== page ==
Unraveling Associations between Cyanobacteria Blooms and In-Lake Environmental Conditions in Missisquoi Bay, Lake Champlain, USA, Using a Modified Self-Organizing Map
Environmental Science & Technology, 47, , 2013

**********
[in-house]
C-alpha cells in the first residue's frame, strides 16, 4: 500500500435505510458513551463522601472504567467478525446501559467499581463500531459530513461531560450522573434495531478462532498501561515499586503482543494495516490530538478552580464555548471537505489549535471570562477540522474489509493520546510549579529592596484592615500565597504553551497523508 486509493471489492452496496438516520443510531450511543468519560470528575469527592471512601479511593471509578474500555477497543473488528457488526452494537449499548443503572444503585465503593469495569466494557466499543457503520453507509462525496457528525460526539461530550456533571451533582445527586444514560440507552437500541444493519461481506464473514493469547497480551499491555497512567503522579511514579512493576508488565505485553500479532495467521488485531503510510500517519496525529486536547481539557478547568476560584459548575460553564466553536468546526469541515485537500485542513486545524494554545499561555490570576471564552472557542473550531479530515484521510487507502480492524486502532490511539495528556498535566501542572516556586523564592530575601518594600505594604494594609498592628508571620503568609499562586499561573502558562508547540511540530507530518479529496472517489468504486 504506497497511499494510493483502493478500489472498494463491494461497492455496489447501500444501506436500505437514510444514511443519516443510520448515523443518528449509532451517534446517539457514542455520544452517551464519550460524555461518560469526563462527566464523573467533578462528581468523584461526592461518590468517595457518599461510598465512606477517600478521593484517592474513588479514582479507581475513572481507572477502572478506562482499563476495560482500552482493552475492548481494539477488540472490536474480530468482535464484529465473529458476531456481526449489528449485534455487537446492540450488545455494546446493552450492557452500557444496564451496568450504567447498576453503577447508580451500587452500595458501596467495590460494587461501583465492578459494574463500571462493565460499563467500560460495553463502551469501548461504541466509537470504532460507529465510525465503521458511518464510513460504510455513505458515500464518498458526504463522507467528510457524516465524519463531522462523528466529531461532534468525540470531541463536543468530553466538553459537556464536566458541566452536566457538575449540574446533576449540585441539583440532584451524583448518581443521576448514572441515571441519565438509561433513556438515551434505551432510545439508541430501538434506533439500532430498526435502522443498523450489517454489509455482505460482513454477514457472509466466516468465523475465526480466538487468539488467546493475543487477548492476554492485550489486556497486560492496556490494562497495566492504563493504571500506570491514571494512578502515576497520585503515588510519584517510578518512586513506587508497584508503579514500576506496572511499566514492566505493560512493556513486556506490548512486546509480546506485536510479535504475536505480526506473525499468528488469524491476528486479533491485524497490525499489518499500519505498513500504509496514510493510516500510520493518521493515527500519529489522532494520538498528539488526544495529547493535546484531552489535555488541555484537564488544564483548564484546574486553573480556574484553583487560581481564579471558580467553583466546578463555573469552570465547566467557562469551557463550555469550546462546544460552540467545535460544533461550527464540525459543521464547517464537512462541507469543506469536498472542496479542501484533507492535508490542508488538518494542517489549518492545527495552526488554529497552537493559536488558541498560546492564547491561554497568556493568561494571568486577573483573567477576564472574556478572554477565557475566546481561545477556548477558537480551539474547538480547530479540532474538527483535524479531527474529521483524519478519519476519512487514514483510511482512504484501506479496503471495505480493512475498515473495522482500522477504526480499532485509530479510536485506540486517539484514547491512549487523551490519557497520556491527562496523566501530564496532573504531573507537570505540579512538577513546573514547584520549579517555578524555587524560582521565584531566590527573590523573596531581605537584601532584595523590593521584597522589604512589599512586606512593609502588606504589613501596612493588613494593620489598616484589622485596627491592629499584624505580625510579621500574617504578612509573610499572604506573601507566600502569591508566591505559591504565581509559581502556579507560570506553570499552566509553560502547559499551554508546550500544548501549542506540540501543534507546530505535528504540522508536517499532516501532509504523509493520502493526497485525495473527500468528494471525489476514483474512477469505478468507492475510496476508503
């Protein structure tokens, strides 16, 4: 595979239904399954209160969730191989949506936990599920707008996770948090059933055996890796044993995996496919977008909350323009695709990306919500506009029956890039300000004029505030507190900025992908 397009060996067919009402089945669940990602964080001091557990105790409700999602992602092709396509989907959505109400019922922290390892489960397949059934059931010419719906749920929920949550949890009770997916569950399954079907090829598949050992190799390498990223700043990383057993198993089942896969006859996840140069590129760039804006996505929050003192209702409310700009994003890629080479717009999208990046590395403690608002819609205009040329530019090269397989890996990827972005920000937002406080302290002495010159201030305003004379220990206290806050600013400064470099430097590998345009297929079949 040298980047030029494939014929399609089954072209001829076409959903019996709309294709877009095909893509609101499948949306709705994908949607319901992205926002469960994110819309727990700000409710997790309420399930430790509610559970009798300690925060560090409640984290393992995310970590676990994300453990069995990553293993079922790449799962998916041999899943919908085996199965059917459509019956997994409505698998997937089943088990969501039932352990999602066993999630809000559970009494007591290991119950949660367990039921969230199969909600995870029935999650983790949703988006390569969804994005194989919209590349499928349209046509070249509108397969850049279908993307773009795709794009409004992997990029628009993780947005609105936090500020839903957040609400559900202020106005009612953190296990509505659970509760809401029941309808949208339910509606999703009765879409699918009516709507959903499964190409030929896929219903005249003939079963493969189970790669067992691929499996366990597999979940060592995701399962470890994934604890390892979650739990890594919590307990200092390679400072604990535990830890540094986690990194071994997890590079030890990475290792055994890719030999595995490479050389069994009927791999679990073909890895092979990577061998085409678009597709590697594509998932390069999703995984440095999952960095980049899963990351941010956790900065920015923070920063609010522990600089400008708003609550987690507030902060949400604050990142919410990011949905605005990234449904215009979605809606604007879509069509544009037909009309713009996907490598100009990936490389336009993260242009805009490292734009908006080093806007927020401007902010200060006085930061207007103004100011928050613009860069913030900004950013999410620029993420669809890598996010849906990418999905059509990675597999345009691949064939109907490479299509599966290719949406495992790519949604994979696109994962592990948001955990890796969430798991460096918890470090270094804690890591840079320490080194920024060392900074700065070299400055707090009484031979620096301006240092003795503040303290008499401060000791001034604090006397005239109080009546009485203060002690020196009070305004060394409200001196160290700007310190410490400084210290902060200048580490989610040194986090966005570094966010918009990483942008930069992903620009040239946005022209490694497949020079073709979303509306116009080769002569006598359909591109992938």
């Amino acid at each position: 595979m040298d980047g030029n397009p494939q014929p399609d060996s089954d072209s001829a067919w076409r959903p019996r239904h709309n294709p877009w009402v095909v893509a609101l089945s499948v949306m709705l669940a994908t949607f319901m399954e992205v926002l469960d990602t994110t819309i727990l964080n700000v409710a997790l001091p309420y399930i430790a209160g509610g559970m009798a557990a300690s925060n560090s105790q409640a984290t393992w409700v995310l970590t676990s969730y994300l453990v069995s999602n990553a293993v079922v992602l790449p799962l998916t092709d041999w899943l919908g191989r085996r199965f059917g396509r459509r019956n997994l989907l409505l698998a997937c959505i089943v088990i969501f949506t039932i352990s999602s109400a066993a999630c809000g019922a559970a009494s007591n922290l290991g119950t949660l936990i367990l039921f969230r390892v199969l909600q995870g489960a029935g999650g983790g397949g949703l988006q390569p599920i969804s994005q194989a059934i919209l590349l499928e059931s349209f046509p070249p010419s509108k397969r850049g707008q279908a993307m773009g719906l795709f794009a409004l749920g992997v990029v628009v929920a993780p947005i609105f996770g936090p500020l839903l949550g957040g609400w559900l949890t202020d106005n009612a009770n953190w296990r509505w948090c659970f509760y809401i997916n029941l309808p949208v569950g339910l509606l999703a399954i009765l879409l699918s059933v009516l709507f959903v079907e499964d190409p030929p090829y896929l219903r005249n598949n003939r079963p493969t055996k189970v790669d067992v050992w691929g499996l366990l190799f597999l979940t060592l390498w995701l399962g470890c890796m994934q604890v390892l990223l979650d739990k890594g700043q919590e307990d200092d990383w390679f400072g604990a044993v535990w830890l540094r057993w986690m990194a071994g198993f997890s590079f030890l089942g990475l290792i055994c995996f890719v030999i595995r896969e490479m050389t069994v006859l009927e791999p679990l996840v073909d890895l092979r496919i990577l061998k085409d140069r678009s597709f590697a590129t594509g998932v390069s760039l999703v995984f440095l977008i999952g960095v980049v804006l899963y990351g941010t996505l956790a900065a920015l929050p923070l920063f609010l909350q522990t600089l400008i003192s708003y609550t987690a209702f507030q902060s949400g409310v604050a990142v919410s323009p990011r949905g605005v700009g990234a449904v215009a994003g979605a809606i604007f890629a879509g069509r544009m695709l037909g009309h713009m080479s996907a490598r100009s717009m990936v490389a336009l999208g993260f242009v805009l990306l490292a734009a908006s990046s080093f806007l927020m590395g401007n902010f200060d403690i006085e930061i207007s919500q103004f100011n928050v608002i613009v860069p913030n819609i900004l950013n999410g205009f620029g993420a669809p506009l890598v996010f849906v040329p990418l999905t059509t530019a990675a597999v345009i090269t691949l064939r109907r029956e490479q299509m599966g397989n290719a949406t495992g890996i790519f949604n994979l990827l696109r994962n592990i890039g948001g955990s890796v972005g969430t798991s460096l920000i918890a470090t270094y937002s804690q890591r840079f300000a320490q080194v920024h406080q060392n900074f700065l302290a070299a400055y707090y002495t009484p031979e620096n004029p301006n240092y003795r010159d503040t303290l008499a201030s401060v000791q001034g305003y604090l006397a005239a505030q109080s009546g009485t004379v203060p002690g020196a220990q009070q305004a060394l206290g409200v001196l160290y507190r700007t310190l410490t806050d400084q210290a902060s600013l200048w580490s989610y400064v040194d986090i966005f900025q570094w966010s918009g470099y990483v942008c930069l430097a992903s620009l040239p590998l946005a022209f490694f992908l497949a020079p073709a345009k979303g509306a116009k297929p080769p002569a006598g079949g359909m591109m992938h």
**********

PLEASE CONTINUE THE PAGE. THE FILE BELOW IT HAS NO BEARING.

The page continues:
Abstract: Exploratory data analysis on physical, chemical and biological data from sediments and water in Lake Champlain reveals a strong relationship between cyanobacteria, sediment anoxia, and the ratio of dissolved nitrogen to soluble reactive phosphorus. Physical, chemical and biological parameters of lake sediment and water were measured between 2007 and 2009. Cluster analysis using a self-organizing artificial neural network, expert opinion and discriminant analysis separated the dataset into no-bloom and bloom groups. Clustering was based on similarities in water and sediment chemistry and non-cyanobacteria phytoplankton abundance. Our analysis focused on the contribution of individual parameters to discriminate between no-bloom and bloom groupings. Application to a second, more spatially diverse dataset, revealed similar no-bloom and bloom discrimination; yet a few samples possess all the physico-chemical characteristics of a bloom without the high cyanobacteria cell counts suggesting that while specific environmental conditions can support a bloom, another environmental trigger may be required to initiate the bloom. Results highlight the conditions coincident with cyanobacteria blooms in Missisquoi Bay of Lake Champlain, and indicate additional data are needed to identify possible ecological contributors to bloom initiation.
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